You can’t drop a new hen into your flock and expect it go peacefully. It’s the nature of chickens to drive off an unknown chicken. It’s normal for an established flock to aggressively go after the interloper. Try it and you’ll see body language that ranges from mildly threatening head-darts to more dramatic chest bumps. Usually, the meeker hen will scurry away with the head hen in fast pursuit. If the new hen is introduced into a confined area where there is no space to escape, the aggression can escalate to bloodshed. A hen might pin another one down and viciously peck at her head. Intervene if you see this behavior as this can lead to death!
Each chicken will have a different response to the newcomer. Some are easy going but others won’t tolerate an intruder. Some large chickens chase off bantams. And everyone has issues with pouffy-headed Polish. That said, I have had a mixed flock of small and standard birds, Polish Crested, plainly feathered and fancy speckled that have all lived fairly peacefully together. However, it takes some doing.
If you decide to add a hen or two to your small flock, the first thing to think through is what you’ll do about biosecurity. That healthy-looking chicken that you bought on a whim at the fair can be a vector of all sorts of ailments. Check the new hen over for lice and mites and treat if necessary. All chickens have been exposed to various germs, some of which your existing flock has yet to be exposed to. The new hen might appear fine but be a carrier of disease. Viruses are shed when animals are under stress, and adding a hen to a flock is stressful for all. So, always isolate the new bird for a week before introducing her to your flock. Still, that doesn’t guarantee that she won’t bring disease onto your property. Adding a mature bird to the flock is always a risk which is why I prefer to get day-old chicks. However, babies require a brooder and a separate area for four months until they’re old enough to go in with the big girls. It’s a decision you’ll have to weigh based on your own situation.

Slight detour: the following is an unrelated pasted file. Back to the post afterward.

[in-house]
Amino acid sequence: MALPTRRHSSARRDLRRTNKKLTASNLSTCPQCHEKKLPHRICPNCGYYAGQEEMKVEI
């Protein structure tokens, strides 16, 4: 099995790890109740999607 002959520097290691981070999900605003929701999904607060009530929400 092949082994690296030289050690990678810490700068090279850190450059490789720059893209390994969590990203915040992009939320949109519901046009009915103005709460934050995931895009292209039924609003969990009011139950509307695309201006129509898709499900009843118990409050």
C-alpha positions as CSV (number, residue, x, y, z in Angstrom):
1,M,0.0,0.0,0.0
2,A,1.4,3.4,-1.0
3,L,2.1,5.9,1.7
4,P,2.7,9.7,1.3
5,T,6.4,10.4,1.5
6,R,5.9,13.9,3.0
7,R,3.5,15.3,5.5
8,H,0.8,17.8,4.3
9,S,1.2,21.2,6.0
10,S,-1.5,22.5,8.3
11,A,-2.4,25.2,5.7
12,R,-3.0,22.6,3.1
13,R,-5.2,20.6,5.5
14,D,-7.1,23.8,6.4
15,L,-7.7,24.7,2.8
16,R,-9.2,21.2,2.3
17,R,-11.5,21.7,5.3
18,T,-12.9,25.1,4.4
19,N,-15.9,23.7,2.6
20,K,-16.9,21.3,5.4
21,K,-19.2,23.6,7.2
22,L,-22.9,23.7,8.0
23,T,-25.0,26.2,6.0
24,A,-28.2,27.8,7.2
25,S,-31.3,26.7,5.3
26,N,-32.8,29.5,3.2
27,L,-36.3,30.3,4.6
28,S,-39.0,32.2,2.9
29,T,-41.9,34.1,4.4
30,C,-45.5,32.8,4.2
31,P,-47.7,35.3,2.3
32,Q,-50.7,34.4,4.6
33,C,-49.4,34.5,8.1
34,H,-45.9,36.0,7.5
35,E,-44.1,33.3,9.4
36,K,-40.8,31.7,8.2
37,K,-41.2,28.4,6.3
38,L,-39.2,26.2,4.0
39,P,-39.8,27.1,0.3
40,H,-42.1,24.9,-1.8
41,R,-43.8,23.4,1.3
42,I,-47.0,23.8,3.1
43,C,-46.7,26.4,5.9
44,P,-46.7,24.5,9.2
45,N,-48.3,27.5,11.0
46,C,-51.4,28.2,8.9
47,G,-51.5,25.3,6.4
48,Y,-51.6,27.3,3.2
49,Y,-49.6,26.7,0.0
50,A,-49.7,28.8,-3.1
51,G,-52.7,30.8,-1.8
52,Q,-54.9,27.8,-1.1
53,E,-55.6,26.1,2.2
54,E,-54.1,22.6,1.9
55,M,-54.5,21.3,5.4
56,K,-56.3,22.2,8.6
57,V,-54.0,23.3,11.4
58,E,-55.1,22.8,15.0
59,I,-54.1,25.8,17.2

Introducing a new hen goes easier if she’s had a chance to meet the others through a fence. The best scenario is to have a pen next to the existing coop and run. Keep the new hen there for few days until no one pays her any mind (at first there might be chest thumping and pecking along the fence line.) Then, have the new hen explore the coop and run without being bothered by the flock (let them free-range, or have them out in the pen while she checks out the coop, and vice versa.) Let the new girl look around so that she can discover where the food, water, roosts, etc. are.
Then, if you can, let everyone out onto the lawn where they can spread out, ruffle feathers and do some dramatic body language without being able to corner and beat up on the interloper.
Once the hens have met and free-ranged together without a skirmish, you can move the new hen into the coop. Do this at night. When they are sleeping, set her onto the roost with the others. When everyone wakes up, they just might say, “You must have been here all along.”
Make things easier for everyone by adding only as many hens as your coop can comfortably hold (design criteria in my FAQ.) Add an extra waterer and feeder in the outside run so there are no resource guarding issues. Supply outside roosts so that everyone has room to spread out, both out and up. Provide interesting foods that take a long time to eat, like pumpkin and big summer squash.
If there’s enough space, food and distractions, everyone should figure out how to get along.